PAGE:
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CASE STUDY: K-12 EDUCATION

Finding space for 1,300 more students

Arlington School District, Washington-Lee High School

Size: 350,000 Square Feet

Location: Arlington, Virginia



Issue

Washington-Lee High School (Arlington, VA) sought to expand its facilities to a neighboring site to accommodate an anticipated 33% growth in its student body of 2,000 students.  This expansion would not only be costly, but the site in question was in demand for other uses by the school district.  Arlington School District hired RoundhouseOne to gather, collect and analyze data on spatial utilization and occupancy that would provide the foundation for a data driven decision on how best to accommodate additional students and best use the site in question.


Approach

RoundhouseOne began by gathering and integrating Arlington School District’s existing data sets, including floor plans, class & staff schedules and classroom use targets to understand the “as planned” utilization and occupancy of W&L HS. RoundhouseOne then deployed sensor kits and conducted in person interviews to measure room size, use hours, programming, and occupancy to determine actual utilization and occupancy of the W&L HS.


Findings and Impact

The RoundhouseOne team discovered that W&L High School had significant unused student capacity, with the average classroom used less than 20 hours per week, and only 13% of classrooms met the school’s utilization target.  By combining data gathered from the District with data collected from sensors and onsite visits, the Roundhouse team showed W&L leadership that they could accommodate an additional 1,300 students within existing facilities, thereby alleviating the need to expand into the neighboring site and saving millions on construction.

 
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CASE STUDY: HEALTHCARE

Using data and analytics to avoid $30 million in construction costs

Lucile Packard Children’s Hospital – Stanford University Medical Center

Client: Stanford University

Collaborators: MKThink (Architects)

Size: 220,000 Square Feet

Location: Palo Alto, California


Issue

Stanford University Medical Center is a world class hospital and has a long tradition of leadership in pioneering research, creative teaching protocols, and effective clinical therapies. It is consistently ranked among the top hospitals in the nation for innovative programs. Lucile Packard Children’s Hospital, part of the Stanford University Medical Center is one of the few dedicated pediatric and obstetric care hospitals in the Bay Area and serves over 500,000 pediatric outpatients annually, with over 725 world class doctors, and over 35 specialty services. New clinical offerings and corresponding new hiring plans placed additional demands on the existing facilities and Lucile Packard Children's Hospital was considering an additional building at a cost well into the tens of millions of dollars and a 10-12 year build time.  Lucille Packard Children’s Hospital brought RoundhouseOne in to cut through the politics and perceptions and provide leadership with an objective, data based view of capacity and use.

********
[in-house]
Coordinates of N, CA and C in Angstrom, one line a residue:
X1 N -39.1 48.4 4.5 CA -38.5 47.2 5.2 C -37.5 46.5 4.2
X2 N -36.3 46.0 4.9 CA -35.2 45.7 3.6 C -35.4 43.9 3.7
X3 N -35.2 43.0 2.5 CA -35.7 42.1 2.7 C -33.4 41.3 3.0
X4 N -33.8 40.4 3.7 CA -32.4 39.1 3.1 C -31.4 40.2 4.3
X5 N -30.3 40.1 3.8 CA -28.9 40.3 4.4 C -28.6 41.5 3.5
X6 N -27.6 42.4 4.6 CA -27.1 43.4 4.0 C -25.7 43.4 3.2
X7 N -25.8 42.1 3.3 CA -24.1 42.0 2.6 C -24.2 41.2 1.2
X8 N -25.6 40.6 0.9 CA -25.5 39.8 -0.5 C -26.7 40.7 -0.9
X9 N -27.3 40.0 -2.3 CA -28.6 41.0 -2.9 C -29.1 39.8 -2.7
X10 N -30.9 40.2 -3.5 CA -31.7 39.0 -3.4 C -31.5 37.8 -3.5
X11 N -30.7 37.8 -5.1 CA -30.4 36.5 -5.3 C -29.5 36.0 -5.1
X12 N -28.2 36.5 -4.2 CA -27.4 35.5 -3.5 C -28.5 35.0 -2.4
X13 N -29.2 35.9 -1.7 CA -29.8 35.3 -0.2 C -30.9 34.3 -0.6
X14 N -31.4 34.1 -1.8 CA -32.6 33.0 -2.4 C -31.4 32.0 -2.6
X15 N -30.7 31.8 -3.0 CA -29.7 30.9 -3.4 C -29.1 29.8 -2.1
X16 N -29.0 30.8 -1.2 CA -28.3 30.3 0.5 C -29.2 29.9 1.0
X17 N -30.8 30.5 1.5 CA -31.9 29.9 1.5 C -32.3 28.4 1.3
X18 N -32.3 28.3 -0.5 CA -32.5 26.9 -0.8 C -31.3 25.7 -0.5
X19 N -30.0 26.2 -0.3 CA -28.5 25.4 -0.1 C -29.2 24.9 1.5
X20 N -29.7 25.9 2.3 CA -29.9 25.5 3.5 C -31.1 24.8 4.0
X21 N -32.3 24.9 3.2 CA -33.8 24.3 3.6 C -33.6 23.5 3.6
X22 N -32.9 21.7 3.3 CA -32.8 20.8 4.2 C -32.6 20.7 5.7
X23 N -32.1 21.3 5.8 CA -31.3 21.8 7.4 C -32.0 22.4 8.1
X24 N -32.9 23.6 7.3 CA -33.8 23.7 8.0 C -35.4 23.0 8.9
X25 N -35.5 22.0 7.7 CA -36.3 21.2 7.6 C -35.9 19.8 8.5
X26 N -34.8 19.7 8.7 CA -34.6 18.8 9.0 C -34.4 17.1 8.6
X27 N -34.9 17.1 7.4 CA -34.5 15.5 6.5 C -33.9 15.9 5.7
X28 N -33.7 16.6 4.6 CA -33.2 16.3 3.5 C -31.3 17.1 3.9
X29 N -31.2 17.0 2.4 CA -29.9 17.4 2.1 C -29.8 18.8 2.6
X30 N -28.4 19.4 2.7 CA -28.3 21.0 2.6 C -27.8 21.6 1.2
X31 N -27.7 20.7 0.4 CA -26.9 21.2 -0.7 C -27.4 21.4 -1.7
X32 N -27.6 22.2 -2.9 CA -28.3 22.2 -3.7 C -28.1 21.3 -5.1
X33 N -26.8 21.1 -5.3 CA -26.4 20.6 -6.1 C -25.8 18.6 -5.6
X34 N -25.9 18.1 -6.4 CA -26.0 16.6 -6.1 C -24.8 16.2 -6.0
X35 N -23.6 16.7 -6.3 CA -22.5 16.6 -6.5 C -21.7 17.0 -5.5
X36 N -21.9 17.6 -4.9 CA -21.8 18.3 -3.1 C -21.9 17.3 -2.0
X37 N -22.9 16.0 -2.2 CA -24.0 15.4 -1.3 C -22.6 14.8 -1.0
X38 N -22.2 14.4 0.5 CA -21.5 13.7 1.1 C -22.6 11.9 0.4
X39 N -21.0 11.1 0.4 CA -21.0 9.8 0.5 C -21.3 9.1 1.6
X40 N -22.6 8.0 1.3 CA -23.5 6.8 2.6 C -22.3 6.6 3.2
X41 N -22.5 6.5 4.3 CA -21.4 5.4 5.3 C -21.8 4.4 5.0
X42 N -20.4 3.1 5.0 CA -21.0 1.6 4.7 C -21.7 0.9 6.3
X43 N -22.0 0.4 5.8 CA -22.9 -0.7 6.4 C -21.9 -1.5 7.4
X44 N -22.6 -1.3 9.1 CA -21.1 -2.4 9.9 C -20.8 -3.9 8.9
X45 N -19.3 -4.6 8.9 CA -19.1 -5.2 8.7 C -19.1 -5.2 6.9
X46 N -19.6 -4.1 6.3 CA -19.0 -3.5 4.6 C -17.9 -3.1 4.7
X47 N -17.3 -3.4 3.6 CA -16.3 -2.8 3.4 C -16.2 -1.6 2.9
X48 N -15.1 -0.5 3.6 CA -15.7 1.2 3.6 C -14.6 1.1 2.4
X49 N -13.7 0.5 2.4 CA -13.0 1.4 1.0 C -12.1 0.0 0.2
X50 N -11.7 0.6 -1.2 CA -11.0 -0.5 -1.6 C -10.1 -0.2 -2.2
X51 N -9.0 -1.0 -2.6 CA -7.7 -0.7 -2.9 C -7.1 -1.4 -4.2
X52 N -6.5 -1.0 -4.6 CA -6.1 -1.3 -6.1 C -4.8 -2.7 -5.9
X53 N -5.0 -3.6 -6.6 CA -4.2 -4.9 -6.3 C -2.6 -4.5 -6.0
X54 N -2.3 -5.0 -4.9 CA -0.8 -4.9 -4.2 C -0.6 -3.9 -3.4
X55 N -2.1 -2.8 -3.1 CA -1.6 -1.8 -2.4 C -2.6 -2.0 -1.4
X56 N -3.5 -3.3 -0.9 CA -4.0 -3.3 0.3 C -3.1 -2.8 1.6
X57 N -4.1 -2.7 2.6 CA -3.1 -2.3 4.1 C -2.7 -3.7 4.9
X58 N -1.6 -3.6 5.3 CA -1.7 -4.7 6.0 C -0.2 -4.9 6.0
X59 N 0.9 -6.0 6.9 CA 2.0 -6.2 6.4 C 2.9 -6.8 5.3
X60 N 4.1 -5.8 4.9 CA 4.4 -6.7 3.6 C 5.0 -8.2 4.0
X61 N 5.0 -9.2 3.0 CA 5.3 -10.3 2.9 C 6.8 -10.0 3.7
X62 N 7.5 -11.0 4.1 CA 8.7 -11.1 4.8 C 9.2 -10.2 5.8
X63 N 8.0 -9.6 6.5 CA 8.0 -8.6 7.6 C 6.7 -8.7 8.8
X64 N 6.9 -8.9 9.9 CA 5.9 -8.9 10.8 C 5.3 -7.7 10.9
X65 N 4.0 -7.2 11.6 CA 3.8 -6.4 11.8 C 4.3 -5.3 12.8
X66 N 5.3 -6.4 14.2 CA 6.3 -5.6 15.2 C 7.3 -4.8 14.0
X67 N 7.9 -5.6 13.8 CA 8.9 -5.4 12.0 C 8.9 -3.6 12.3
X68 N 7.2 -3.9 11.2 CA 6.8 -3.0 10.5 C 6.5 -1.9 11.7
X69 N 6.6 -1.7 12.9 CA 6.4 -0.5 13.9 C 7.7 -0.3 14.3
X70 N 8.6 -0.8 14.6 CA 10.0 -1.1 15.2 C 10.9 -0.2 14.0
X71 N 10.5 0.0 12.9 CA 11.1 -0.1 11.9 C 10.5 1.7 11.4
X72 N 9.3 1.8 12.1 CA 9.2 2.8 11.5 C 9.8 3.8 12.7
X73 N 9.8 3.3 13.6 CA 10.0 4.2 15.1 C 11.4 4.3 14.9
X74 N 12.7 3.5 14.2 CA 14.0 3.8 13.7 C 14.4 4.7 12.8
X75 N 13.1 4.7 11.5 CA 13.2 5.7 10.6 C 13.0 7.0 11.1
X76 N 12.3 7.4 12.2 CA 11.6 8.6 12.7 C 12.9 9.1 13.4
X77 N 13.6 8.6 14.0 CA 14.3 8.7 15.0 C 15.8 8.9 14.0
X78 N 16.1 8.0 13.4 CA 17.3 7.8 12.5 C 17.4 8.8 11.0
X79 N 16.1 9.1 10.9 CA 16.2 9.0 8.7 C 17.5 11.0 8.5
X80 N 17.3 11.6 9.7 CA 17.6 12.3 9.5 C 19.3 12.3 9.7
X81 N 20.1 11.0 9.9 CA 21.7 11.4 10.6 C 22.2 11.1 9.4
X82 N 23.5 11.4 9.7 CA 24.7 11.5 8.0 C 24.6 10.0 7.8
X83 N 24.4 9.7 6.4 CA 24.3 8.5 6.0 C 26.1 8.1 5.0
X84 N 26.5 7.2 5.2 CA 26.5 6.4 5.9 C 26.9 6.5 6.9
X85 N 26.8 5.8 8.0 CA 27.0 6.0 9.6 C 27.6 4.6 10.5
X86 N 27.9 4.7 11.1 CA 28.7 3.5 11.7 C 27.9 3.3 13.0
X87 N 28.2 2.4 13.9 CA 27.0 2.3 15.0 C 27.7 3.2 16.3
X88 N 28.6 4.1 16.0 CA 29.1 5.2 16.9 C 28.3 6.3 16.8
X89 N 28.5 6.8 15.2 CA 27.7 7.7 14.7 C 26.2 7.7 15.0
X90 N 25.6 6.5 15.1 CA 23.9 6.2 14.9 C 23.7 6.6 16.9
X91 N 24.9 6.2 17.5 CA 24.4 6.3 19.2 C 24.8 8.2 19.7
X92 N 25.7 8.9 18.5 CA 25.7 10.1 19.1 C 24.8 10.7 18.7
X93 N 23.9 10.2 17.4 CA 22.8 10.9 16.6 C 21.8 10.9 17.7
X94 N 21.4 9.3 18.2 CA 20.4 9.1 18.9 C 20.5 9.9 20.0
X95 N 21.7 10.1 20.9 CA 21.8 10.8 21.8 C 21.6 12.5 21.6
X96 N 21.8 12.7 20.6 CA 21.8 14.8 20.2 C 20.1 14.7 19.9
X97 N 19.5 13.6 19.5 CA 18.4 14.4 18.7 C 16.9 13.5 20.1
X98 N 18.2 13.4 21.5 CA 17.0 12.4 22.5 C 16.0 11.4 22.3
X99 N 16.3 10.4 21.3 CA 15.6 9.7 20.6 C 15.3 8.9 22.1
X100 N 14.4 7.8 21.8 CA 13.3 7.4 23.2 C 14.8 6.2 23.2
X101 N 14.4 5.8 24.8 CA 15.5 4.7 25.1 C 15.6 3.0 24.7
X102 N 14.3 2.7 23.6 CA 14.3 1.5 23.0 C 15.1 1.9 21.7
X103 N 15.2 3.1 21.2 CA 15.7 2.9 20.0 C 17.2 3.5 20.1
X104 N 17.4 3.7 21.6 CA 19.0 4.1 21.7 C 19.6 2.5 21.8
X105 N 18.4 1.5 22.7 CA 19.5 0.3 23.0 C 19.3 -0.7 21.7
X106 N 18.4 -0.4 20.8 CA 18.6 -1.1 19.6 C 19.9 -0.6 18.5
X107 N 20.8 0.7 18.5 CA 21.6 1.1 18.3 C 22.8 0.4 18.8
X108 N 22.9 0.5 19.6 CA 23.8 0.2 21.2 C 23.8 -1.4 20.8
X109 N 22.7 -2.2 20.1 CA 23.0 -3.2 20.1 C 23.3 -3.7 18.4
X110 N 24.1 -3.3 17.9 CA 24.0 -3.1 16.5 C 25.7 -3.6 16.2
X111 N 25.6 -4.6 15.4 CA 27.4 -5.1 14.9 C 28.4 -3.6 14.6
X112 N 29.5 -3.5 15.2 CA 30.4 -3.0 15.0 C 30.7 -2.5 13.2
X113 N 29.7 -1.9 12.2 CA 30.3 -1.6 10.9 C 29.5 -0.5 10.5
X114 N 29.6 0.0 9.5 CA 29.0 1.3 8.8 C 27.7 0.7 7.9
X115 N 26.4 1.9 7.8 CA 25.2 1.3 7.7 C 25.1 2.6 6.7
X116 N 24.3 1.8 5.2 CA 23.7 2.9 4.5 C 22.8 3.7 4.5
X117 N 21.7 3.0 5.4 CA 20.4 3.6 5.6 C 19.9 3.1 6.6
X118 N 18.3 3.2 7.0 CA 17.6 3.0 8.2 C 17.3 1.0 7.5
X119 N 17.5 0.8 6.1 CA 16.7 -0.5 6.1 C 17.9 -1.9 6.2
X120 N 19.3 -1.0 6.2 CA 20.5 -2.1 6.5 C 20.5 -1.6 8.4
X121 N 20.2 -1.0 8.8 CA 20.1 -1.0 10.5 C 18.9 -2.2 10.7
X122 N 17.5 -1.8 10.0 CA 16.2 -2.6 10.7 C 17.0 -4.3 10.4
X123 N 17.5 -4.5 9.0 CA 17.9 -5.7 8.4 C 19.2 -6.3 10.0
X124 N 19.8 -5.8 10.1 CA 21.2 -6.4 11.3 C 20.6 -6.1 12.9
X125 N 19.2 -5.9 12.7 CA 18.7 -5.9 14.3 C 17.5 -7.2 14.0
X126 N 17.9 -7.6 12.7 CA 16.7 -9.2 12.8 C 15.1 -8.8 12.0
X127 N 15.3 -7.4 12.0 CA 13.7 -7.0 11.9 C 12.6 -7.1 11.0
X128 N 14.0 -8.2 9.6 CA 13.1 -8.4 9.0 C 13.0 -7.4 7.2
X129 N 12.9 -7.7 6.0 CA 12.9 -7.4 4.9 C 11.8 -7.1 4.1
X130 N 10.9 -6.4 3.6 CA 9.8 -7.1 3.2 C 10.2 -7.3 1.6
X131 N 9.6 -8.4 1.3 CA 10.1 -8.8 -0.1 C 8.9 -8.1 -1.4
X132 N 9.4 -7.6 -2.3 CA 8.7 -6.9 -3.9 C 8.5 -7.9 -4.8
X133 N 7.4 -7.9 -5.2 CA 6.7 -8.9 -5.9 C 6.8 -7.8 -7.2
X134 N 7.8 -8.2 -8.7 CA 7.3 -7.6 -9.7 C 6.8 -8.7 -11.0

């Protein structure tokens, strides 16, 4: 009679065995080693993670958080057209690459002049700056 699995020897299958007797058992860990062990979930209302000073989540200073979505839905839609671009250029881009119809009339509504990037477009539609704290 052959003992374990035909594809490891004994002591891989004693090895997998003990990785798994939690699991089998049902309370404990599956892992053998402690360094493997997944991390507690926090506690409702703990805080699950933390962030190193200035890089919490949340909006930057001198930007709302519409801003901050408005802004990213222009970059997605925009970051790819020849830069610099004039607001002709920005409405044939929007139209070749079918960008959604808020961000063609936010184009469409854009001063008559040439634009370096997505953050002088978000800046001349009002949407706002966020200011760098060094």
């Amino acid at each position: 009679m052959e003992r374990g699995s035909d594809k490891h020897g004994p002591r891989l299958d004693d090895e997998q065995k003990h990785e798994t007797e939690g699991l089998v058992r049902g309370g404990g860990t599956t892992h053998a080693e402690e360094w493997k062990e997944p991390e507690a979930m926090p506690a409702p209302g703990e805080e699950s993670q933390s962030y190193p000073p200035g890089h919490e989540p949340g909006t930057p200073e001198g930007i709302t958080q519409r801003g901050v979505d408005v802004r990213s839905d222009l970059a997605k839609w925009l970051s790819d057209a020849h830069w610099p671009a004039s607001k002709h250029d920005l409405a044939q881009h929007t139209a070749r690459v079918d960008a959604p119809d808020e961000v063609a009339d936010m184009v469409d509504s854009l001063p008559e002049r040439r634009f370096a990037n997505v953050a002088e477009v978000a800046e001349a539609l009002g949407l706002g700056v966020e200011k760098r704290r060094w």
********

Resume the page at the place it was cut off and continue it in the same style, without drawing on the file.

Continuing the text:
Approach

RoundhouseOne gathered existing data from the client including building drawings, staff schedules, appointment logs, and room assignments.  We then augmented that data set with data collected by the RoundhouseOne team to create an integrated spatial database, which the team then analyzed to identify excess and underutilized space within the existing facilities footprint.  We ended up finding 20,000 SF of space that could be relocated without restricting operations and that the rooms were at most 50% utilization.


Findings and Impact

RoundhouseOne’s data gathering and subsequent analysis found 21,000 square feet that could be made available to accommodate the new program requirements and additional faculty and staff.  As a result, SUMC avoided $30M in construction cost with no adverse impacts on the quality of care.

 
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CASE STUDY: HEALTHCARE

Consolidating facilities with no decrease in appointment capacity

Client: Private Medical Practice

Size: 15,000 Square Feet

Location: California


Issue

A private medical practice had made the decision not to renew their lease on one of their 4 clinic locations and sought insights into if and how their core clinic facility could accommodate the increased appointment load.   

Approach

RoundhouseOne gathered existing data from the client including building drawings, staff schedules, appointment logs, appointment durations and room assignments.  We analyzed this data to identify periods of high and low room use, appointent load and physician clinic presence, identifying daily averages, peak use hours and corresponding sustainable levels of patient throughput. 

The practice's questions about space utilization extended beyond the spaces for which they had scheduled use data, so RoundhouseOne's sensor team placed occupancy sensors in key office locations to understand regular use patterns outside of exam rooms.


Findings and Impact

RoundhouseOne’s analysis showed that despite consolidating another office into the core facility, this private practice had the space and personnel to add 50% more appointments during core operating hours at minimal or no additional cost to the practice.  Any foreseeable additional space needs could be met by consolidating low use spaces into shared spaces, with overlap analysis identifying office buddy pairings that would result in little or no contemporaneous office space use.  

 

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